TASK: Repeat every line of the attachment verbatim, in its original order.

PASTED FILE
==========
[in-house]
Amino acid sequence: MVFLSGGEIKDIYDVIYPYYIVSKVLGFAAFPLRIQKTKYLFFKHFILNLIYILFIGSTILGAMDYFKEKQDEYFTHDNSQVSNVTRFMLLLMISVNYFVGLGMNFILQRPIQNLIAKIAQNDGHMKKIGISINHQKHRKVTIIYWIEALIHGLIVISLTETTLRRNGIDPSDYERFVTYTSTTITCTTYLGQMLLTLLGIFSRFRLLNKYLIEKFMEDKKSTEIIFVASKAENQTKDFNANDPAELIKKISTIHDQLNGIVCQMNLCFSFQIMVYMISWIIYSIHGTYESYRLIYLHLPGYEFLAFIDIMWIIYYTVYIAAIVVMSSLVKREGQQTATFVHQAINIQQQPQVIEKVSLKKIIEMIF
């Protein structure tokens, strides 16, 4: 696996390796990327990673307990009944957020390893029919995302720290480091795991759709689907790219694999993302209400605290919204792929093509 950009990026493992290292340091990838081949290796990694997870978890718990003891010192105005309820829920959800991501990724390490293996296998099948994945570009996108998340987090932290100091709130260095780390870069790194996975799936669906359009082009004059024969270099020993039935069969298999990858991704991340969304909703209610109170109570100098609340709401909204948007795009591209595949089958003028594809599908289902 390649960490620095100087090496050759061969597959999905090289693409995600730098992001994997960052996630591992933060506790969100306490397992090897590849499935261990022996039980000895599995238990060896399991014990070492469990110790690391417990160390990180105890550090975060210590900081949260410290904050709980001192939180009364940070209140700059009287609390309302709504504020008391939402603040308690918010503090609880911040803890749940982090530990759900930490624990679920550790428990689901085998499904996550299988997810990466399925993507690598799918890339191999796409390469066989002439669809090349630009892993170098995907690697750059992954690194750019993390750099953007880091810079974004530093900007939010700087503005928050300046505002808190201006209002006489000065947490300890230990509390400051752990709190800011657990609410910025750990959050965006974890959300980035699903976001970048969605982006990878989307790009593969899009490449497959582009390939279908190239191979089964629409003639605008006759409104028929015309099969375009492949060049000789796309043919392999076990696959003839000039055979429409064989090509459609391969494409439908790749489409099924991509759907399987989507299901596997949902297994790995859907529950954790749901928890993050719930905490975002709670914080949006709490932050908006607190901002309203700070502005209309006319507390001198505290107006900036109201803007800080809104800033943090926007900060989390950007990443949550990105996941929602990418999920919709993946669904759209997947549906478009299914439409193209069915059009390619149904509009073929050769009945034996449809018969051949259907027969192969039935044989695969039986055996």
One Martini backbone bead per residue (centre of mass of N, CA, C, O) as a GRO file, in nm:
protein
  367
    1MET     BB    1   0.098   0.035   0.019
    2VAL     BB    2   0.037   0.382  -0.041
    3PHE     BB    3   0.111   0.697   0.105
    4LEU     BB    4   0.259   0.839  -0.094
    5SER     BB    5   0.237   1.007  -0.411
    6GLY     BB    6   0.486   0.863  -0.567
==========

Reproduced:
[in-house]
Amino acid sequence: MVFLSGGEIKDIYDVIYPYYIVSKVLGFAAFPLRIQKTKYLFFKHFILNLIYILFIGSTILGAMDYFKEKQDEYFTHDNSQVSNVTRFMLLLMISVNYFVGLGMNFILQRPIQNLIAKIAQNDGHMKKIGISINHQKHRKVTIIYWIEALIHGLIVISLTETTLRRNGIDPSDYERFVTYTSTTITCTTYLGQMLLTLLGIFSRFRLLNKYLIEKFMEDKKSTEIIFVASKAENQTKDFNANDPAELIKKISTIHDQLNGIVCQMNLCFSFQIMVYMISWIIYSIHGTYESYRLIYLHLPGYEFLAFIDIMWIIYYTVYIAAIVVMSSLVKREGQQTATFVHQAINIQQQPQVIEKVSLKKIIEMIF
């Protein structure tokens, strides 16, 4: 696996390796990327990673307990009944957020390893029919995302720290480091795991759709689907790219694999993302209400605290919204792929093509 950009990026493992290292340091990838081949290796990694997870978890718990003891010192105005309820829920959800991501990724390490293996296998099948994945570009996108998340987090932290100091709130260095780390870069790194996975799936669906359009082009004059024969270099020993039935069969298999990858991704991340969304909703209610109170109570100098609340709401909204948007795009591209595949089958003028594809599908289902 390649960490620095100087090496050759061969597959999905090289693409995600730098992001994997960052996630591992933060506790969100306490397992090897590849499935261990022996039980000895599995238990060896399991014990070492469990110790690391417990160390990180105890550090975060210590900081949260410290904050709980001192939180009364940070209140700059009287609390309302709504504020008391939402603040308690918010503090609880911040803890749940982090530990759900930490624990679920550790428990689901085998499904996550299988997810990466399925993507690598799918890339191999796409390469066989002439669809090349630009892993170098995907690697750059992954690194750019993390750099953007880091810079974004530093900007939010700087503005928050300046505002808190201006209002006489000065947490300890230990509390400051752990709190800011657990609410910025750990959050965006974890959300980035699903976001970048969605982006990878989307790009593969899009490449497959582009390939279908190239191979089964629409003639605008006759409104028929015309099969375009492949060049000789796309043919392999076990696959003839000039055979429409064989090509459609391969494409439908790749489409099924991509759907399987989507299901596997949902297994790995859907529950954790749901928890993050719930905490975002709670914080949006709490932050908006607190901002309203700070502005209309006319507390001198505290107006900036109201803007800080809104800033943090926007900060989390950007990443949550990105996941929602990418999920919709993946669904759209997947549906478009299914439409193209069915059009390619149904509009073929050769009945034996449809018969051949259907027969192969039935044989695969039986055996």
One Martini backbone bead per residue (centre of mass of N, CA, C, O) as a GRO file, in nm:
protein
  367
    1MET     BB    1   0.098   0.035   0.019
    2VAL     BB    2   0.037   0.382  -0.041
    3PHE     BB    3   0.111   0.697   0.105
    4LEU     BB    4   0.259   0.839  -0.094
    5SER     BB    5   0.237   1.007  -0.411
    6GLY     BB    6   0.486   0.863  -0.567